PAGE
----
Female 3 (0, 7) 0 (0, 2) 0.2 (0.1, 0.4)

N (%) N (%) Prevalence ratio

Alcohol use disorder (AUDIT≥8) N=300 N=245

Total sample 87 (29.0) 40 (16.3) 0.6 (0.5, 0.8)

Male 77 (44.8) 34 (25.2) 0.6 (0.4, 0.8)

Female 10 (7.8) 6 (5.5) 0.7 (0.3, 1.4)

Suicide attempts past 3 months N=300 N=245

Total sample 42 (14.0) 12 (4.9) 0.3 (0.2, 0.6)

Male 20 (11.6) 8 (5.9) 0.5 (0.2, 1.0)

Female 22 (17.2) 4 (3.6) 0.2 (0.1, 0.5)

Restrained past 12 months N=300 N=245

Total sample 76 (25.3) 26 (10.6) 0.4 (0.3, 0.6) Male 52 (30.2) 13 (9.6) 0.3 (0.2, 0.5) Female 24 (18.8) 13 (11.8) 0.6 (0.3, 1.0) 428 429 430

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559 560

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27 Required statements

561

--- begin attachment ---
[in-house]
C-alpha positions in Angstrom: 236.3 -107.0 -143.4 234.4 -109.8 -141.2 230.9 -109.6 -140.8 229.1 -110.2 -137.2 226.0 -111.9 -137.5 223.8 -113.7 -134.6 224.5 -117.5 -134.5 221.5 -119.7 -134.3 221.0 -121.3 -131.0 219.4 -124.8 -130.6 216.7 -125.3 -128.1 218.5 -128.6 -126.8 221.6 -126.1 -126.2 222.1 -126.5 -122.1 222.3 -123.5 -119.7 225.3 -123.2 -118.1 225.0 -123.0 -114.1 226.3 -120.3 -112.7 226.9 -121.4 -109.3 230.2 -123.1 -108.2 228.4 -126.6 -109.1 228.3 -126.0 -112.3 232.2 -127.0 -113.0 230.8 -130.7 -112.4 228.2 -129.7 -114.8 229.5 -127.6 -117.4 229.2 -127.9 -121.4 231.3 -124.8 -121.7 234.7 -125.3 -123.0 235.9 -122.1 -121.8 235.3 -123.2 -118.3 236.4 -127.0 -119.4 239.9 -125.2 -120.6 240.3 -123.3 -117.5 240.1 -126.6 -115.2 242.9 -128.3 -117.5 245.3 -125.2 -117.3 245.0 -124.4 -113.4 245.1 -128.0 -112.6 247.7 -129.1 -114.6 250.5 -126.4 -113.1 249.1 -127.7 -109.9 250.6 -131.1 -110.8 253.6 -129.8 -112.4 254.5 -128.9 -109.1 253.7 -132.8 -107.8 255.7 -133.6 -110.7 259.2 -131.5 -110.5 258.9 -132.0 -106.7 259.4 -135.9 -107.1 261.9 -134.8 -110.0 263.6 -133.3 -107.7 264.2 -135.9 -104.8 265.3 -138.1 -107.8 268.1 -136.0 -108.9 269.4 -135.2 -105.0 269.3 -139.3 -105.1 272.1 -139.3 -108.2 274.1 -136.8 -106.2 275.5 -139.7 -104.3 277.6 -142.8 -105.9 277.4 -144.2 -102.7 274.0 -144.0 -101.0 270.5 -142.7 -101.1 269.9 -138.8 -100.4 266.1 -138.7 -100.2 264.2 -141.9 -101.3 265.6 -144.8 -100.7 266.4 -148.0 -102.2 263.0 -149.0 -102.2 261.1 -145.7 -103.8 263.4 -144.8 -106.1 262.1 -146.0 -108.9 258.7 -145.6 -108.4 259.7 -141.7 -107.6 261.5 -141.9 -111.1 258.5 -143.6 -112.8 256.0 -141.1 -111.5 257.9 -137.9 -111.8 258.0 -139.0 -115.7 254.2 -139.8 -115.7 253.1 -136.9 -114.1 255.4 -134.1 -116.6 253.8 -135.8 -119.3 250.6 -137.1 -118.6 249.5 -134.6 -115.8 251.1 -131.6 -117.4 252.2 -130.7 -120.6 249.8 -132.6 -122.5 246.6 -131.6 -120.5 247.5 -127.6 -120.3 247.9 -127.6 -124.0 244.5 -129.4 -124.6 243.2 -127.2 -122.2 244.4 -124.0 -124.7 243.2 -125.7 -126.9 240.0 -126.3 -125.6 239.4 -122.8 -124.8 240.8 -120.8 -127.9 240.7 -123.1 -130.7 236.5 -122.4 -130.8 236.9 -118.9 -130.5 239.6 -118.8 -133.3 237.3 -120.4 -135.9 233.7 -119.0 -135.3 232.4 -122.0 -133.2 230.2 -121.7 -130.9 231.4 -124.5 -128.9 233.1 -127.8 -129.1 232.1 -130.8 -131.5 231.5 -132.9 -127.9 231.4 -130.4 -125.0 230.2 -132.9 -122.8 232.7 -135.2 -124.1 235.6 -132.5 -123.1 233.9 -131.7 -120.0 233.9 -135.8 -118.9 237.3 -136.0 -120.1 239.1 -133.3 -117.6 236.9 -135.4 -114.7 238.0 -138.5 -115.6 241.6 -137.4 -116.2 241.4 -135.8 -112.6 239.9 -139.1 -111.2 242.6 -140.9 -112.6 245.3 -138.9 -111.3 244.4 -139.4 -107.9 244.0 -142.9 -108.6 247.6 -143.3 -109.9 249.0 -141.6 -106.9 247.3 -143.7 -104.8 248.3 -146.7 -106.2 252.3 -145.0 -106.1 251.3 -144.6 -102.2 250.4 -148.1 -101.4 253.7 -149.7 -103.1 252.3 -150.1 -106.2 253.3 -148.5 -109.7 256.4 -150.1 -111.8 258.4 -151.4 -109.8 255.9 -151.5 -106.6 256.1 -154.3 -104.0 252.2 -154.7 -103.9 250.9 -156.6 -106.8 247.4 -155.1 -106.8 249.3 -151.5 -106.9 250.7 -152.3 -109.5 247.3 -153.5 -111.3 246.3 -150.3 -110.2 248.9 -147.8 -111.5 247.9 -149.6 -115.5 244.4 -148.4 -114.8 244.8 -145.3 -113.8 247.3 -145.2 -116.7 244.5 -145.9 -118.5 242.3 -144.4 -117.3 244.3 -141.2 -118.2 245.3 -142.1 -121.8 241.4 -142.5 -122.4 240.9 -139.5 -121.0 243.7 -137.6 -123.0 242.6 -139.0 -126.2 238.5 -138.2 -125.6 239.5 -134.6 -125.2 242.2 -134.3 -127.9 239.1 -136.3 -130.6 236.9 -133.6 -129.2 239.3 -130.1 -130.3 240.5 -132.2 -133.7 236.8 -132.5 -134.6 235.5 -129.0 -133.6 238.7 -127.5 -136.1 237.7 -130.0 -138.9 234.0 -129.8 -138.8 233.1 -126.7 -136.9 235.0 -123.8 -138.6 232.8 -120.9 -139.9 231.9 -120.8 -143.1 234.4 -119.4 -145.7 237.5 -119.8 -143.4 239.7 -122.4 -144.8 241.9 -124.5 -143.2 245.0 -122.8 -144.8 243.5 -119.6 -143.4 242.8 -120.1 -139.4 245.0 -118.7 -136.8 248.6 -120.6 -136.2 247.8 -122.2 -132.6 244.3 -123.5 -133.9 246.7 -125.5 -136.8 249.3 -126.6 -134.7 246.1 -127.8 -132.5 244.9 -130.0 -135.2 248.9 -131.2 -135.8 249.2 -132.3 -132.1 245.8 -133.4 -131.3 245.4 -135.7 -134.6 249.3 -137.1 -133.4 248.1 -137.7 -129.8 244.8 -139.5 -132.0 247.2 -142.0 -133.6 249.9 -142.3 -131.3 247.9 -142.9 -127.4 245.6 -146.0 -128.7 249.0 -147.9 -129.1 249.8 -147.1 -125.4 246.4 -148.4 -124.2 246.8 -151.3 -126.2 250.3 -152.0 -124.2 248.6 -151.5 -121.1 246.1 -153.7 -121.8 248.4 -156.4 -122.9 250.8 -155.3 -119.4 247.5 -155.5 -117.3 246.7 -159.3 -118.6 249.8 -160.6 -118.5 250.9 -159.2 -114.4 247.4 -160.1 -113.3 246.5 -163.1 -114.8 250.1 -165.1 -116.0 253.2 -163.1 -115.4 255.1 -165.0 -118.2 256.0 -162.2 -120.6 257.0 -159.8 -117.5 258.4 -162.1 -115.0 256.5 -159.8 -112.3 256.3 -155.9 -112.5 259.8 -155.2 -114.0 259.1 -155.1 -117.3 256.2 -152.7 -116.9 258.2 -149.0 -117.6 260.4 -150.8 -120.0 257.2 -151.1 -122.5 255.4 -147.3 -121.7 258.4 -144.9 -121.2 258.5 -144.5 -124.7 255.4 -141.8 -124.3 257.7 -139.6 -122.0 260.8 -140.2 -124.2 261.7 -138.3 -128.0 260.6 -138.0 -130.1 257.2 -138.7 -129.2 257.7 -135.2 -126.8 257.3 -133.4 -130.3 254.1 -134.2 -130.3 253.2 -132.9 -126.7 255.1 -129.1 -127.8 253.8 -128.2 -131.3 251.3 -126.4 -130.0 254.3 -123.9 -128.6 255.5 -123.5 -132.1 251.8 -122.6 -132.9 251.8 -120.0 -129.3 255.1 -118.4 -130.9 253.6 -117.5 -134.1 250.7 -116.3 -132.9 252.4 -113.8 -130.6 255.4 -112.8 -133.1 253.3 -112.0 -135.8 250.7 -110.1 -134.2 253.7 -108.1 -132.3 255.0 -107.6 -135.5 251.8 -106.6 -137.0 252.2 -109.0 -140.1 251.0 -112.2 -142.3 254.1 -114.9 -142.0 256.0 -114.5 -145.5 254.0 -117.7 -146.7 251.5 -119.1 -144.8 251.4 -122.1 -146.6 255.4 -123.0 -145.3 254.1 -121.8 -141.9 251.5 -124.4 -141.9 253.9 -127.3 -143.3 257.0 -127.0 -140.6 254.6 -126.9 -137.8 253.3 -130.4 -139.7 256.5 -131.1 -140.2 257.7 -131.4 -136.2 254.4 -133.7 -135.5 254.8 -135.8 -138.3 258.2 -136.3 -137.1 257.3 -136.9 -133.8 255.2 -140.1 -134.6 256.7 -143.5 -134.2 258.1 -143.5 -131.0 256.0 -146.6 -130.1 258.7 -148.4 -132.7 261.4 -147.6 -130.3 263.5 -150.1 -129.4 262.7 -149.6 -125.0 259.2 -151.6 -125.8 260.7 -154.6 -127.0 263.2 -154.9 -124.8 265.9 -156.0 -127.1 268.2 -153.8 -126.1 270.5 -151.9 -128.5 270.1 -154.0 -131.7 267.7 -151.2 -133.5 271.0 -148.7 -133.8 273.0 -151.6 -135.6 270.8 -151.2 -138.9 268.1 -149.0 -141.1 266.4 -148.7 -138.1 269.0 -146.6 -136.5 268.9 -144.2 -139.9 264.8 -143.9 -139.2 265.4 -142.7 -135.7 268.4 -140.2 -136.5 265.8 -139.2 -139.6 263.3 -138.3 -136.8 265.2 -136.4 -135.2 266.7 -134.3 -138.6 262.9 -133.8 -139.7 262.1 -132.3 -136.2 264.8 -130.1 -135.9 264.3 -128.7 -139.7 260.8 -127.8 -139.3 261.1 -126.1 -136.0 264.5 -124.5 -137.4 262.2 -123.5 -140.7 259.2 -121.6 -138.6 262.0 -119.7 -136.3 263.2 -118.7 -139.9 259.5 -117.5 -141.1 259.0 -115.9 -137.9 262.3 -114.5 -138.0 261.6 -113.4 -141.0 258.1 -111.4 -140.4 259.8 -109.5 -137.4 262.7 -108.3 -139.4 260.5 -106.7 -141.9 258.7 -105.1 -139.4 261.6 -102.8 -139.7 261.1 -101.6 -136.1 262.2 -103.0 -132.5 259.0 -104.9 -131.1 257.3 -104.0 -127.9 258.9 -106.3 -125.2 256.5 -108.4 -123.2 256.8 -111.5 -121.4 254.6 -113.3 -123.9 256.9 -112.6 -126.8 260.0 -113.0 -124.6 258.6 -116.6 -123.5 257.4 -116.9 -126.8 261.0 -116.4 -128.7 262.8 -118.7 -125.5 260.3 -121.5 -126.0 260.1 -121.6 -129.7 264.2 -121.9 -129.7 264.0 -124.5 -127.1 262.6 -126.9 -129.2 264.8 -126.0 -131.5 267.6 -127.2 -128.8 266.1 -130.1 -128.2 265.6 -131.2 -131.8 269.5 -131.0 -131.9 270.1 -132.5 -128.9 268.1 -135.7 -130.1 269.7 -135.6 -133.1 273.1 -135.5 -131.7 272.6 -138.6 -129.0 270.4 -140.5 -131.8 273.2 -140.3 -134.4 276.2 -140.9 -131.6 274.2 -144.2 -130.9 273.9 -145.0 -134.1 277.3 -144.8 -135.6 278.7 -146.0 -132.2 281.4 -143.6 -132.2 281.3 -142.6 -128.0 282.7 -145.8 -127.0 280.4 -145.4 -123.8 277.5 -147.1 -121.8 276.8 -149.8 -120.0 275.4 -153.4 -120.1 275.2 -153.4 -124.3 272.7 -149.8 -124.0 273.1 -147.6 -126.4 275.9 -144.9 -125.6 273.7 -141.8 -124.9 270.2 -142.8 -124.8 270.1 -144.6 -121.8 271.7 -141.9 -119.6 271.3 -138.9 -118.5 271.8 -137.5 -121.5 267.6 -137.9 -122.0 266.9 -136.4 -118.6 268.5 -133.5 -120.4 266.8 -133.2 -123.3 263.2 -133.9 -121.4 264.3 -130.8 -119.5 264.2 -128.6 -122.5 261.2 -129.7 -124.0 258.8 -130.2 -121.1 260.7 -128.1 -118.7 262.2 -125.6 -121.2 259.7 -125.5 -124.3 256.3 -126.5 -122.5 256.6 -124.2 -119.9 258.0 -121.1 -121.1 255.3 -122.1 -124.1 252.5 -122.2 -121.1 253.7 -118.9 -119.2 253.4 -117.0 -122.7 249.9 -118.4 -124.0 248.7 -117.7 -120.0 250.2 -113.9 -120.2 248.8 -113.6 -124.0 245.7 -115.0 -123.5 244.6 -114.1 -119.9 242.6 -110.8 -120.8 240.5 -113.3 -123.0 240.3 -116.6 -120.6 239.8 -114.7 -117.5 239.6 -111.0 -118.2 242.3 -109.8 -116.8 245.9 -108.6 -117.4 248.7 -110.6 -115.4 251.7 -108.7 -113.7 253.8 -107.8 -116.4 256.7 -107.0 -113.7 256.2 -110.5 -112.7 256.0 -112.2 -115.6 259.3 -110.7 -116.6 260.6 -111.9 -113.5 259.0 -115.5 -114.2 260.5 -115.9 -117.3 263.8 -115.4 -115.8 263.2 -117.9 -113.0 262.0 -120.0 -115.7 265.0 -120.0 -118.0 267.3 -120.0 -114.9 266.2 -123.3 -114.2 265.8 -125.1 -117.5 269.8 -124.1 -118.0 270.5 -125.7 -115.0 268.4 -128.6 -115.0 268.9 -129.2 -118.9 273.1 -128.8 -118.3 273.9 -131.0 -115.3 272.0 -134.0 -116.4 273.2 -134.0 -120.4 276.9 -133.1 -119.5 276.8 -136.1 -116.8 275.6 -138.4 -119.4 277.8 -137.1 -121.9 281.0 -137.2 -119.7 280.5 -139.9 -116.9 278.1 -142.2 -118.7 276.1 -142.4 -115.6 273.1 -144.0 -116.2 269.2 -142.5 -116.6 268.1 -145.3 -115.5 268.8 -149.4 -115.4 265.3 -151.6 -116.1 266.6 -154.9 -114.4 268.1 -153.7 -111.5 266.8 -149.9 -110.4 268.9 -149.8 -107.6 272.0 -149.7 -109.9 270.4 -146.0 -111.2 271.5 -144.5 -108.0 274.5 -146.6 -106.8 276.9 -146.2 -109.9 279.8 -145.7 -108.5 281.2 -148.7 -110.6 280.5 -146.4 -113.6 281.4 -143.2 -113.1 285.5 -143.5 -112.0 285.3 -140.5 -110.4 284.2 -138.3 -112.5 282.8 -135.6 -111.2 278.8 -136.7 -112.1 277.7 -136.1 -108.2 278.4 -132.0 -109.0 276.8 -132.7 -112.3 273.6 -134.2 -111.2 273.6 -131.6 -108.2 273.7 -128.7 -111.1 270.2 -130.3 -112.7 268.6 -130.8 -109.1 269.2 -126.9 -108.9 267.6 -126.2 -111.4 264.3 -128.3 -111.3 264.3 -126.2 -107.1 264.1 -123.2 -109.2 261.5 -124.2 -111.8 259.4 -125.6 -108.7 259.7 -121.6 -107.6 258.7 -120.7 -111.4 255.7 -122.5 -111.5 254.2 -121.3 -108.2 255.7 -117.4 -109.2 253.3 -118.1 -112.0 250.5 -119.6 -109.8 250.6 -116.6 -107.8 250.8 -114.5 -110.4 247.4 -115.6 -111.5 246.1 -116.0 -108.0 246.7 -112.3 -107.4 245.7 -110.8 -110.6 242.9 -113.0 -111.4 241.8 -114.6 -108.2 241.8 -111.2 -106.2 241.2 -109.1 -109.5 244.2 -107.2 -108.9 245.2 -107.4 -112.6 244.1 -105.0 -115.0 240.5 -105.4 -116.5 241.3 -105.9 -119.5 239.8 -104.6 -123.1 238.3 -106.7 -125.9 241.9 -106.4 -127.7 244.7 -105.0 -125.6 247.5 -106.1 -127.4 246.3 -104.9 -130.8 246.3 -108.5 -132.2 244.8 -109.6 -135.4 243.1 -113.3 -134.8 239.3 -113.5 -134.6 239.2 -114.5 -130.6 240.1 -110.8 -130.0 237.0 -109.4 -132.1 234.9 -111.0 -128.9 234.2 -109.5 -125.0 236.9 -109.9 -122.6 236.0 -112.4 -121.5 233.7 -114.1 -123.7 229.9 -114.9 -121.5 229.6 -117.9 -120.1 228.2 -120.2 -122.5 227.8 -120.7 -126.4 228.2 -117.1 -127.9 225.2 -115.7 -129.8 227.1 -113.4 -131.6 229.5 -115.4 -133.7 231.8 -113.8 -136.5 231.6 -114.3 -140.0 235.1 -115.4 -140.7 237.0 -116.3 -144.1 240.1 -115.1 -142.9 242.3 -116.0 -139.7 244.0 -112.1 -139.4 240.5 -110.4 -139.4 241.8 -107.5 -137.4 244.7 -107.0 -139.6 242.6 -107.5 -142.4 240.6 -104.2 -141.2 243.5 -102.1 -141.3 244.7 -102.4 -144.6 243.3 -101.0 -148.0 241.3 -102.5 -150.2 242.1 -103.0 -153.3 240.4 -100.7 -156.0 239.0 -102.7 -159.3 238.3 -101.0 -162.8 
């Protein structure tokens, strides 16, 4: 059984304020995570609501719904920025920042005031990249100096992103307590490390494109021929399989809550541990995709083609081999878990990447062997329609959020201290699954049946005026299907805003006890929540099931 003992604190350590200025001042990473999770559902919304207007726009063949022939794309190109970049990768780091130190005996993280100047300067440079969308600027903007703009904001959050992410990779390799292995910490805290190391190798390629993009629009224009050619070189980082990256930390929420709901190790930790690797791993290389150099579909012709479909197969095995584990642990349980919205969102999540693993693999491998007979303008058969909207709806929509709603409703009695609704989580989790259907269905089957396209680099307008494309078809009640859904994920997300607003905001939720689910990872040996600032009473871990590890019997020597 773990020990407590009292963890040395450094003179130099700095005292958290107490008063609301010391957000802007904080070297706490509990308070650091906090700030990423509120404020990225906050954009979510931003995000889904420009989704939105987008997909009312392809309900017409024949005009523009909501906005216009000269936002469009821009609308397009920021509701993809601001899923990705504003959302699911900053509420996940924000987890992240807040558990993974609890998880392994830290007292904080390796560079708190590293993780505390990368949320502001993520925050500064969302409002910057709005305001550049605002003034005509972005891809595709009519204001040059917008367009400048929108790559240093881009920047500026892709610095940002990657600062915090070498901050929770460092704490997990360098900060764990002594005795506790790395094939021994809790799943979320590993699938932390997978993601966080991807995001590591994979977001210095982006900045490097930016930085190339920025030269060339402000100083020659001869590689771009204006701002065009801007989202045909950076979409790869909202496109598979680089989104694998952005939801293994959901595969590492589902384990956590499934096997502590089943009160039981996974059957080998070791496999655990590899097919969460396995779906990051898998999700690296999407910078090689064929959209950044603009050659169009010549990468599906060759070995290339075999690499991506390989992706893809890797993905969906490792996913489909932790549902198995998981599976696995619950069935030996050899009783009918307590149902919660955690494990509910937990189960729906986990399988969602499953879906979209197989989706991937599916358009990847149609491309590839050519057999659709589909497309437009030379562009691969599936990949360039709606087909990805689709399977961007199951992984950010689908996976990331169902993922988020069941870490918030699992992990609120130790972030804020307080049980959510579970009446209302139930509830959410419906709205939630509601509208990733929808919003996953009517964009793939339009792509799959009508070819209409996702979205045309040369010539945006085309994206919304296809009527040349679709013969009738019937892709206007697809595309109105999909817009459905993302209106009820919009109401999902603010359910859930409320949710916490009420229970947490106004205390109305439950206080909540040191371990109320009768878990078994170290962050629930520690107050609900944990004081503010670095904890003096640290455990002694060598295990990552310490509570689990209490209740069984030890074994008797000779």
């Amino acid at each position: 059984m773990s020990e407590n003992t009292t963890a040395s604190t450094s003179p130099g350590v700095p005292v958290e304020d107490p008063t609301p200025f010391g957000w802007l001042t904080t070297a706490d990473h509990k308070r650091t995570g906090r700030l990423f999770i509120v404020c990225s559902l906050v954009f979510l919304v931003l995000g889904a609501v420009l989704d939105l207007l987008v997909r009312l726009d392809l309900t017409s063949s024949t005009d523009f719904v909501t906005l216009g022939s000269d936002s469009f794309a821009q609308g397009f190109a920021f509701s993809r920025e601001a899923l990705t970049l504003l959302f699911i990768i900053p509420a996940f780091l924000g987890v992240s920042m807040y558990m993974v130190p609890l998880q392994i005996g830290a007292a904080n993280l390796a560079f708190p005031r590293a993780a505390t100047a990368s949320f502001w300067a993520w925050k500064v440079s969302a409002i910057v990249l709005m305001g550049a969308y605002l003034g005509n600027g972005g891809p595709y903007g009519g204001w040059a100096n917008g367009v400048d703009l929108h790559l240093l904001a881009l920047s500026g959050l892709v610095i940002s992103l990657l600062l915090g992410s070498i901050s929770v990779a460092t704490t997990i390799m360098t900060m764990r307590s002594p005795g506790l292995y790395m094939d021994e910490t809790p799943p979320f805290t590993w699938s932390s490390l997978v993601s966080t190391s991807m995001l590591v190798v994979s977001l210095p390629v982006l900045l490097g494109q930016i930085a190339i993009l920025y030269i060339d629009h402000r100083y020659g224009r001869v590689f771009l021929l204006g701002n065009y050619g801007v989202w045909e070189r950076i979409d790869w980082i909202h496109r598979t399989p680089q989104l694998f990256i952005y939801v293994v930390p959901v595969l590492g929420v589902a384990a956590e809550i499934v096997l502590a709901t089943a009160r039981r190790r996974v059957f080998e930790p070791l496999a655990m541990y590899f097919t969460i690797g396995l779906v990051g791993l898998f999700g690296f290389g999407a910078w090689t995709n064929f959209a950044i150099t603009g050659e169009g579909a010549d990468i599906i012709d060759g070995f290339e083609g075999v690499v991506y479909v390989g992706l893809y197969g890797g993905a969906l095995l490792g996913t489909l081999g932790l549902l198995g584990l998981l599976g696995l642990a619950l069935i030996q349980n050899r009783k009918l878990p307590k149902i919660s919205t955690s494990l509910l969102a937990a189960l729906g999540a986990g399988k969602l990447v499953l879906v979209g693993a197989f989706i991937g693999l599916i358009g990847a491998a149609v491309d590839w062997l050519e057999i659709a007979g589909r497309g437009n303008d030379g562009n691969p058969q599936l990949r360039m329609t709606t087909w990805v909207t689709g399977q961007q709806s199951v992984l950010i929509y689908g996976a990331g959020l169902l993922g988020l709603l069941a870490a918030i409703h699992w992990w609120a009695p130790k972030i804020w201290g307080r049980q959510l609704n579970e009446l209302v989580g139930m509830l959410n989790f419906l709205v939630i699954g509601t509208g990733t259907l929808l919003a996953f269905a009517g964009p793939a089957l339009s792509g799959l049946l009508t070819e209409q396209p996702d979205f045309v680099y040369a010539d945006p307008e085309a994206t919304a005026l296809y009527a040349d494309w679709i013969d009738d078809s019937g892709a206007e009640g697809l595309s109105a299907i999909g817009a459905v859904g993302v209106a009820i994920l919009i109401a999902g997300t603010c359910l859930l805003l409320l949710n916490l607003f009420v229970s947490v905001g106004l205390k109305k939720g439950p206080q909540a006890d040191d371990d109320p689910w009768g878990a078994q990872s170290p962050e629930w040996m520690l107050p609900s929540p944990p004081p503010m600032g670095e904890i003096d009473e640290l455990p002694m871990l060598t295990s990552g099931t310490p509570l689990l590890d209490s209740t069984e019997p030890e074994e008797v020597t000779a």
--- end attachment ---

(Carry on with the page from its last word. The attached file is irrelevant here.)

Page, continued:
Acknowledgements 562

We would like to express our thanks to the study participants for generously giving their time and 563

energy to complete interviews, and to the field staff who worked tirelessly to ensure the smooth 564

running of the project. 565

566

Financial support 567

This study was funded by the UK Department for International Development (DfID) [201446], as part of 568

the Programme for Improving Mental health care (PRIME). The views expressed in this article do not 569

necessarily reflect the UK Government’s official policies. CH is supported by the National Institute of 570

Health Research (NIHR) Global Health Research Unit on Health System Strengthening in Sub-Saharan 571

Africa, King’s College London (GHRU 16/136/54). The views expressed are those of the author and not 572

necessarily those of the NHS, the NIHR or the Department of Health and Social Care. CH, CL, VP, AF and 573

GM are supported by PRIME. CH additionally receives support from AMARI as part of the DELTAS Africa 574